INDIANAPOLIS - Peyton Manning couldn’t get comfortable against the Pittsburgh Steelers’ defense Sunday. Then he had to squirm through the latest round of questions about another playoff failure.
After his Indianapolis Colts lost 21-18 to the Steelers, at home no less, Manning stared into the cameras and tried to explain the disappointment of knowing that another promising season had slipped away without a trip to the Super Bowl.
“All I know is to keep working, to come back next year and be a better quarterback, a better leader,” he said. “You get tired of saying that after every playoff loss because pretty soon, you start running out of years.”
Clearly, this loss was more frustrating to Manning, now 3-6 in the postseason. It was a blown chance, perhaps his best yet of reaching the Super Bowl.
Manning and the Colts opened 13-0 to earn the AFC’s top seed and home-field advantage throughout the playoffs. And with New England already eliminated, the two-time MVP finally seemed primed to take Indianapolis all the way.
Three weeks of rest were also supposed to make Manning stronger, and the Colts healthier.
But Indy (14-3) didn’t play well, and Manning hardly looked like himself until he nearly rallied the Colts in the fourth quarter.
The sharp, accurate passes that have defined Manning’s career were missing early. Instead, he was plagued by overthrows, wide throws and heavy pressure. He finished 22-of-38 for 290 yards with one touchdown, five sacks and several hurries. Afterward, he grudgingly accepted it for what it was — another season of failing to meet expectations.
“I couldn’t tell you how much I studied these guys over the last two weeks,” Manning said. “It’s disappointing we didn’t win the game. But I’m going to keep trying, that’s all I can say.”
The Colts’ high-scoring offense opened the game with four straight punts. They managed one first down — on a one-handed catch by Marvin Harrison — and only 25 total yards in the first quarter. As the Steelers continued bringing pressure, things got worse.
“They blitzed and that’s their style,” Colts coach Tony Dungy said. “We made some throws against the blitz in the fourth quarter, but not enough. They made the plays.”
To Manning, it’s become an all-too-common refrain.
He lost his first three playoff games, including an embarrassing 41-0 defeat to the New York Jets in January 2003. Then came back-to-back losses the last two years at New England in the rain, snow and ice. After those losses, some contended the only way for Manning and the Colts to reach the Super Bowl was to stay indoors.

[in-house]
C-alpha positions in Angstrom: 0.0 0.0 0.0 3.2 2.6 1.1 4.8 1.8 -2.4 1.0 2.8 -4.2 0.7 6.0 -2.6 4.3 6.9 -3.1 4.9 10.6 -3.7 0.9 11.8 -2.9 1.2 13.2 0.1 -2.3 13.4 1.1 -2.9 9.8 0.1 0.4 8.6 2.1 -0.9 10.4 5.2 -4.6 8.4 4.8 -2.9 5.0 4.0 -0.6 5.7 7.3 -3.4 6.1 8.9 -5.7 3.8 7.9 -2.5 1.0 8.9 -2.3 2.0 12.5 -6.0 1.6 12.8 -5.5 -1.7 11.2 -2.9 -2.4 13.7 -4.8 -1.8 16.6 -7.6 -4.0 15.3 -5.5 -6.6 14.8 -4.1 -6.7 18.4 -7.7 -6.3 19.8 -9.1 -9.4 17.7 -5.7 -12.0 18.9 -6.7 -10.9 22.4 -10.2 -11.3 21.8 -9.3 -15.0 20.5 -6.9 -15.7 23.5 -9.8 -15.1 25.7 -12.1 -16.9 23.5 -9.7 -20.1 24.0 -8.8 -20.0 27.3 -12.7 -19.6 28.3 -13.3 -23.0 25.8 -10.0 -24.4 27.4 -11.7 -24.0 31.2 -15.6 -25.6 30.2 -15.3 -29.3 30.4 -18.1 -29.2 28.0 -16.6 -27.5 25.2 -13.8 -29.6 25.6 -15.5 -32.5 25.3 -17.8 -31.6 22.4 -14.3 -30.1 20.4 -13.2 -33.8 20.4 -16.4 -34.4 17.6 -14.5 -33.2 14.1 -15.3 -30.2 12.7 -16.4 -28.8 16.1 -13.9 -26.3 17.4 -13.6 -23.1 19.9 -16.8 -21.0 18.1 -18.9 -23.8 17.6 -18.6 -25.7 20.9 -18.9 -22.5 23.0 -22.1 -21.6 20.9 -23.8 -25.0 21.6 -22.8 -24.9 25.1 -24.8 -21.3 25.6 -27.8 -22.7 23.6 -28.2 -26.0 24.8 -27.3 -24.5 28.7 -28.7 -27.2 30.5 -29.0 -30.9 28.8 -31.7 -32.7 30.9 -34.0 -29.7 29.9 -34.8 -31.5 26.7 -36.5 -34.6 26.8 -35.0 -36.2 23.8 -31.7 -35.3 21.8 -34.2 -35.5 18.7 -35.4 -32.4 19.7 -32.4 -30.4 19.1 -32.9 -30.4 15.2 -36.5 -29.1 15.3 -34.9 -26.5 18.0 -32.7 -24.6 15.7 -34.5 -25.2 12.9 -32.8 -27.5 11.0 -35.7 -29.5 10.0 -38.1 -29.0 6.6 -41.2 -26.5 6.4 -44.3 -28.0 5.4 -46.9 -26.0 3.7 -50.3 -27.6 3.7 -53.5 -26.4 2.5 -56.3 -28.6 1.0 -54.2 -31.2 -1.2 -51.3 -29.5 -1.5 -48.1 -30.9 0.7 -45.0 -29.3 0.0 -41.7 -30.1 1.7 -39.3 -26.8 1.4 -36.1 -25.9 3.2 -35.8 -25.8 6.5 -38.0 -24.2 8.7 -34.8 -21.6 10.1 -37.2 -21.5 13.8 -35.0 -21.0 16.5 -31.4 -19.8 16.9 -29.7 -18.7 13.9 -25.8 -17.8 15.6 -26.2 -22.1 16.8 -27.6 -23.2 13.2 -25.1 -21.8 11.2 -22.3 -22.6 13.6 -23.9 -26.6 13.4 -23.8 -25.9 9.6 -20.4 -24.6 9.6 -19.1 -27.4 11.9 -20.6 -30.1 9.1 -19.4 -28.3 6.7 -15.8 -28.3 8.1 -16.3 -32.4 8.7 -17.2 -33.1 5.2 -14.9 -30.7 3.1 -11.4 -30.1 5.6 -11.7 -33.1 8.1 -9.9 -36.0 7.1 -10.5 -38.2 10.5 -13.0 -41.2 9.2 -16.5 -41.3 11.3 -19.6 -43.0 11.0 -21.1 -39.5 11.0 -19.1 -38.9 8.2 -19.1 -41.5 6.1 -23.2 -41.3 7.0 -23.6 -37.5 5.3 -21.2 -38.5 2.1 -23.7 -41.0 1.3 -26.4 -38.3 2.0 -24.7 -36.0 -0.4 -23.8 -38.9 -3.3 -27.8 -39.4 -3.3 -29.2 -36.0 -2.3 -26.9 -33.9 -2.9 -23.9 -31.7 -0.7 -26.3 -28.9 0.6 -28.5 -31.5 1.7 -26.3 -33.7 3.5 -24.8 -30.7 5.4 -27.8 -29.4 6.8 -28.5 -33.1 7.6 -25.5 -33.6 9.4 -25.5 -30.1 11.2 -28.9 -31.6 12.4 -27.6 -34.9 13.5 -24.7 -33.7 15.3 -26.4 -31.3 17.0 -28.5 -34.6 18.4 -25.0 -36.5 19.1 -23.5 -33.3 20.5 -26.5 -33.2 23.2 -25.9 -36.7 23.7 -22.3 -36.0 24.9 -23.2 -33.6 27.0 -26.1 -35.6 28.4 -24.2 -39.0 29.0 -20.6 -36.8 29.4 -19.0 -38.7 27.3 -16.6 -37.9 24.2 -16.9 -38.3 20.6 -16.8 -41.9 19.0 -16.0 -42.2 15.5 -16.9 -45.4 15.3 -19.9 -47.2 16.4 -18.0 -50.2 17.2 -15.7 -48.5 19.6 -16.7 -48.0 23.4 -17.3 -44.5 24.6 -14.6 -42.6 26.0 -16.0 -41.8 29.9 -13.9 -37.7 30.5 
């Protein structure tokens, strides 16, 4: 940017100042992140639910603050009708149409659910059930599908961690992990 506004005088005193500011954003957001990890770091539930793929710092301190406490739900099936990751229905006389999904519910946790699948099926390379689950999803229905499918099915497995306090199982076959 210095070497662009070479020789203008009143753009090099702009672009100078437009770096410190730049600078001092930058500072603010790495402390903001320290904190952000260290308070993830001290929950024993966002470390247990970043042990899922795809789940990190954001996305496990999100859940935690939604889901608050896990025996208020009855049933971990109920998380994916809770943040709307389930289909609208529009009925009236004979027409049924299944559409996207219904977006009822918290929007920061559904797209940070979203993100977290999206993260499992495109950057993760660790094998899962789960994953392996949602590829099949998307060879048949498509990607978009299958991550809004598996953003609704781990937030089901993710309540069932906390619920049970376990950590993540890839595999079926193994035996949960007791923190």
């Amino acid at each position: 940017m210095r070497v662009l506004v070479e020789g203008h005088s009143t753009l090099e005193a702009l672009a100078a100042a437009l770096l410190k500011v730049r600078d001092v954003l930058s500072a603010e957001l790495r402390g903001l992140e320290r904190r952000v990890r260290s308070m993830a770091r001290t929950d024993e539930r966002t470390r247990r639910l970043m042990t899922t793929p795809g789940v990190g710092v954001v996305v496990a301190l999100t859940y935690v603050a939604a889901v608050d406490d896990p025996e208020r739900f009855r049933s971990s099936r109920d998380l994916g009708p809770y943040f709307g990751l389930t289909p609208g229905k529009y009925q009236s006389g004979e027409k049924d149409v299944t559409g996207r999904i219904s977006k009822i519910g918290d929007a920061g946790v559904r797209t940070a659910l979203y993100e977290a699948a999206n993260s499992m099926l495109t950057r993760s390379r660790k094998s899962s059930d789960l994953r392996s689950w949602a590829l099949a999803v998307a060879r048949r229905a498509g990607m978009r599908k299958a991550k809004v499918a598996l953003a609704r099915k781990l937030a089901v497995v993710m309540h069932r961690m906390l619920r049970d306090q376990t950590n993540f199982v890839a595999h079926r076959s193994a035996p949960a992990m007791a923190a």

Their 13-game winning streak assured them of that much, but the Steelers’ defense destroyed any chance of it this season.
It wasn’t all Manning’s fault, to be sure. Tarik Glenn was called for two false starts, one that cost Indianapolis a touchdown. Mike Vanderjagt, the NFL’s most accurate kicker, missed a 46-yard field goal that would have forced overtime after a gift fumble by Jerome Bettis.
“I’m looking for a safe word here, I don’t want to be a bad teammate,” Manning said when asked about Indianapolis’ blown blocking assignments. “Pittsburgh gave us trouble and put us in some situations we’re not usually in.”
But, as often happens, the burden fell to Manning, and he couldn’t save his team.
“We just didn’t play well enough today,” Dungy said. “They played better than we did, they deserved to win the game. We played hard and gave ourselves a chance but didn’t quite make enough plays.”
Manning did stabilize the Colts by leading them on a 96-yard drive in the second quarter, but they settled for a 20-yard field goal after Glenn’s miscue on third-and-goal from the 1 cost them a TD. He hooked up with Dallas Clark on a nifty, 50-yard TD pass early in the fourth quarter to make it 21-10.
Manning delivered again with a six-play, 80-yard drive after an interception call was curiously reversed. James eventually ran 3 yards for the TD and Manning threw to Reggie Wayne on a 2-point conversion to make it 21-18.
“When you’re down three and you get to that distance, you feel like it’s a safe field-goal distance, so you try to go for the win,” Manning said. “You try to be aggressive and try to win the game.”
But Vanderjagt pushed it wide right as Manning winced on the sideline.
“The reality is when you see it going right, you know the season is over,” Manning said. “It’s a hard feeling to swallow.”
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